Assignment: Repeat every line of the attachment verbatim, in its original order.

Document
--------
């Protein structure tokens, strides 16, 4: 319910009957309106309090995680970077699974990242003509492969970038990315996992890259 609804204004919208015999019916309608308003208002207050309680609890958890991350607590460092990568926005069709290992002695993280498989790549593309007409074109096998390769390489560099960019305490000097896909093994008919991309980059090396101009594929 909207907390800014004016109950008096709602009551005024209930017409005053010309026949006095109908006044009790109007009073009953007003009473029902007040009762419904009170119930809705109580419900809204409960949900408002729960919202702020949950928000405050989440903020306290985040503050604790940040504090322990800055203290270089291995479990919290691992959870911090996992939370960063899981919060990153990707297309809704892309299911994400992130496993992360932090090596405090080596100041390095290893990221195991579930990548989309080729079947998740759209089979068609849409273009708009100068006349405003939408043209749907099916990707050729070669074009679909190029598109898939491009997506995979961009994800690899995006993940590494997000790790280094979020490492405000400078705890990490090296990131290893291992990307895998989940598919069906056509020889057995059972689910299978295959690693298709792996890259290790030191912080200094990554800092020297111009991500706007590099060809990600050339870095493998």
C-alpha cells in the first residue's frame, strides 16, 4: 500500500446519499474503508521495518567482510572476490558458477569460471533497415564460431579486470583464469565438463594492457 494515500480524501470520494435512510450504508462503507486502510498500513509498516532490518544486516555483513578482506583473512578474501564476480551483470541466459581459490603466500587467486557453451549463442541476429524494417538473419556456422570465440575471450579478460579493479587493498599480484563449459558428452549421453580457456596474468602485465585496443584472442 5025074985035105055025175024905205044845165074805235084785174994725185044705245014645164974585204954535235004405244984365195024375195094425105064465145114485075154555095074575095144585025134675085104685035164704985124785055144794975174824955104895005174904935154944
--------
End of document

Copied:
């Protein structure tokens, strides 16, 4: 319910009957309106309090995680970077699974990242003509492969970038990315996992890259 609804204004919208015999019916309608308003208002207050309680609890958890991350607590460092990568926005069709290992002695993280498989790549593309007409074109096998390769390489560099960019305490000097896909093994008919991309980059090396101009594929 909207907390800014004016109950008096709602009551005024209930017409005053010309026949006095109908006044009790109007009073009953007003009473029902007040009762419904009170119930809705109580419900809204409960949900408002729960919202702020949950928000405050989440903020306290985040503050604790940040504090322990800055203290270089291995479990919290691992959870911090996992939370960063899981919060990153990707297309809704892309299911994400992130496993992360932090090596405090080596100041390095290893990221195991579930990548989309080729079947998740759209089979068609849409273009708009100068006349405003939408043209749907099916990707050729070669074009679909190029598109898939491009997506995979961009994800690899995006993940590494997000790790280094979020490492405000400078705890990490090296990131290893291992990307895998989940598919069906056509020889057995059972689910299978295959690693298709792996890259290790030191912080200094990554800092020297111009991500706007590099060809990600050339870095493998």
C-alpha cells in the first residue's frame, strides 16, 4: 500500500446519499474503508521495518567482510572476490558458477569460471533497415564460431579486470583464469565438463594492457 494515500480524501470520494435512510450504508462503507486502510498500513509498516532490518544486516555483513578482506583473512578474501564476480551483470541466459581459490603466500587467486557453451549463442541476429524494417538473419556456422570465440575471450579478460579493479587493498599480484563449459558428452549421453580457456596474468602485465585496443584472442 5025074985035105055025175024905205044845165074805235084785174994725185044705245014645164974585204954535235004405244984365195024375195094425105064465145114485075154555095074575095144585025134675085104685035164704985124785055144794975174824955104895005174904935154944